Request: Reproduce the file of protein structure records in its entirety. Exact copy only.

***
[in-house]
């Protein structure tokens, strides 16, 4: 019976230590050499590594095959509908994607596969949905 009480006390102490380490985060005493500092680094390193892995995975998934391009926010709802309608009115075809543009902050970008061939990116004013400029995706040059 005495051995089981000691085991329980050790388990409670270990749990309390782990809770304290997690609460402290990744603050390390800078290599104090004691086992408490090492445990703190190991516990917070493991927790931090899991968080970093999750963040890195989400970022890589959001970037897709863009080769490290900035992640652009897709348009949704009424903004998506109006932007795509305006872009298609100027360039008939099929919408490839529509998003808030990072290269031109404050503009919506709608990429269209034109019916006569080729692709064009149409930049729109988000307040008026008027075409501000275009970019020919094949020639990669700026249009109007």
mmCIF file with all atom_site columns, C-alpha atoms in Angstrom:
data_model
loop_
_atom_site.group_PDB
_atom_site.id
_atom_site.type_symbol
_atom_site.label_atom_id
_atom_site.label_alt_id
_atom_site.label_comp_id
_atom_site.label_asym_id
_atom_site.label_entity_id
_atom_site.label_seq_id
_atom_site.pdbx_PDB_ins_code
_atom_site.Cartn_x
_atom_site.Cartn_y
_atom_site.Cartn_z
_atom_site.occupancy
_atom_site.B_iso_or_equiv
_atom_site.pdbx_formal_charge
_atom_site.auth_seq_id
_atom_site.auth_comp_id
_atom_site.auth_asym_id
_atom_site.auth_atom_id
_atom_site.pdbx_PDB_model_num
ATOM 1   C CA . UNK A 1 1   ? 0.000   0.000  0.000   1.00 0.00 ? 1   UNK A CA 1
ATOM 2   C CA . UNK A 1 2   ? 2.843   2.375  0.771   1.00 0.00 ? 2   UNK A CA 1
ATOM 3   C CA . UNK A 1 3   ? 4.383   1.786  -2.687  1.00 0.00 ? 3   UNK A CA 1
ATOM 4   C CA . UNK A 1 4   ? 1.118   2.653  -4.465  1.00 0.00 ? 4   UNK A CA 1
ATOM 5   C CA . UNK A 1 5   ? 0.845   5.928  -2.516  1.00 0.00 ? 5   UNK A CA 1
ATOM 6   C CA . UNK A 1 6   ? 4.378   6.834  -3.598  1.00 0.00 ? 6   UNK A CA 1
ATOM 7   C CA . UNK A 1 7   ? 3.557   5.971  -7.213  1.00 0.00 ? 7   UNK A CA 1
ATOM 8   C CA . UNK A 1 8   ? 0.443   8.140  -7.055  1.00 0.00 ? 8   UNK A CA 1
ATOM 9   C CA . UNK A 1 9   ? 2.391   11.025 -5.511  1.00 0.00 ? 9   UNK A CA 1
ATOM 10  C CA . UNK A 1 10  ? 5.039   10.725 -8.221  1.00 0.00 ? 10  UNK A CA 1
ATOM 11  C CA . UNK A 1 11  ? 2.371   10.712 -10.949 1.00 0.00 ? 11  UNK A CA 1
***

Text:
[in-house]
């Protein structure tokens, strides 16, 4: 019976230590050499590594095959509908994607596969949905 009480006390102490380490985060005493500092680094390193892995995975998934391009926010709802309608009115075809543009902050970008061939990116004013400029995706040059 005495051995089981000691085991329980050790388990409670270990749990309390782990809770304290997690609460402290990744603050390390800078290599104090004691086992408490090492445990703190190991516990917070493991927790931090899991968080970093999750963040890195989400970022890589959001970037897709863009080769490290900035992640652009897709348009949704009424903004998506109006932007795509305006872009298609100027360039008939099929919408490839529509998003808030990072290269031109404050503009919506709608990429269209034109019916006569080729692709064009149409930049729109988000307040008026008027075409501000275009970019020919094949020639990669700026249009109007």
mmCIF file with all atom_site columns, C-alpha atoms in Angstrom:
data_model
loop_
_atom_site.group_PDB
_atom_site.id
_atom_site.type_symbol
_atom_site.label_atom_id
_atom_site.label_alt_id
_atom_site.label_comp_id
_atom_site.label_asym_id
_atom_site.label_entity_id
_atom_site.label_seq_id
_atom_site.pdbx_PDB_ins_code
_atom_site.Cartn_x
_atom_site.Cartn_y
_atom_site.Cartn_z
_atom_site.occupancy
_atom_site.B_iso_or_equiv
_atom_site.pdbx_formal_charge
_atom_site.auth_seq_id
_atom_site.auth_comp_id
_atom_site.auth_asym_id
_atom_site.auth_atom_id
_atom_site.pdbx_PDB_model_num
ATOM 1   C CA . UNK A 1 1   ? 0.000   0.000  0.000   1.00 0.00 ? 1   UNK A CA 1
ATOM 2   C CA . UNK A 1 2   ? 2.843   2.375  0.771   1.00 0.00 ? 2   UNK A CA 1
ATOM 3   C CA . UNK A 1 3   ? 4.383   1.786  -2.687  1.00 0.00 ? 3   UNK A CA 1
ATOM 4   C CA . UNK A 1 4   ? 1.118   2.653  -4.465  1.00 0.00 ? 4   UNK A CA 1
ATOM 5   C CA . UNK A 1 5   ? 0.845   5.928  -2.516  1.00 0.00 ? 5   UNK A CA 1
ATOM 6   C CA . UNK A 1 6   ? 4.378   6.834  -3.598  1.00 0.00 ? 6   UNK A CA 1
ATOM 7   C CA . UNK A 1 7   ? 3.557   5.971  -7.213  1.00 0.00 ? 7   UNK A CA 1
ATOM 8   C CA . UNK A 1 8   ? 0.443   8.140  -7.055  1.00 0.00 ? 8   UNK A CA 1
ATOM 9   C CA . UNK A 1 9   ? 2.391   11.025 -5.511  1.00 0.00 ? 9   UNK A CA 1
ATOM 10  C CA . UNK A 1 10  ? 5.039   10.725 -8.221  1.00 0.00 ? 10  UNK A CA 1
ATOM 11  C CA . UNK A 1 11  ? 2.371   10.712 -10.949 1.00 0.00 ? 11  UNK A CA 1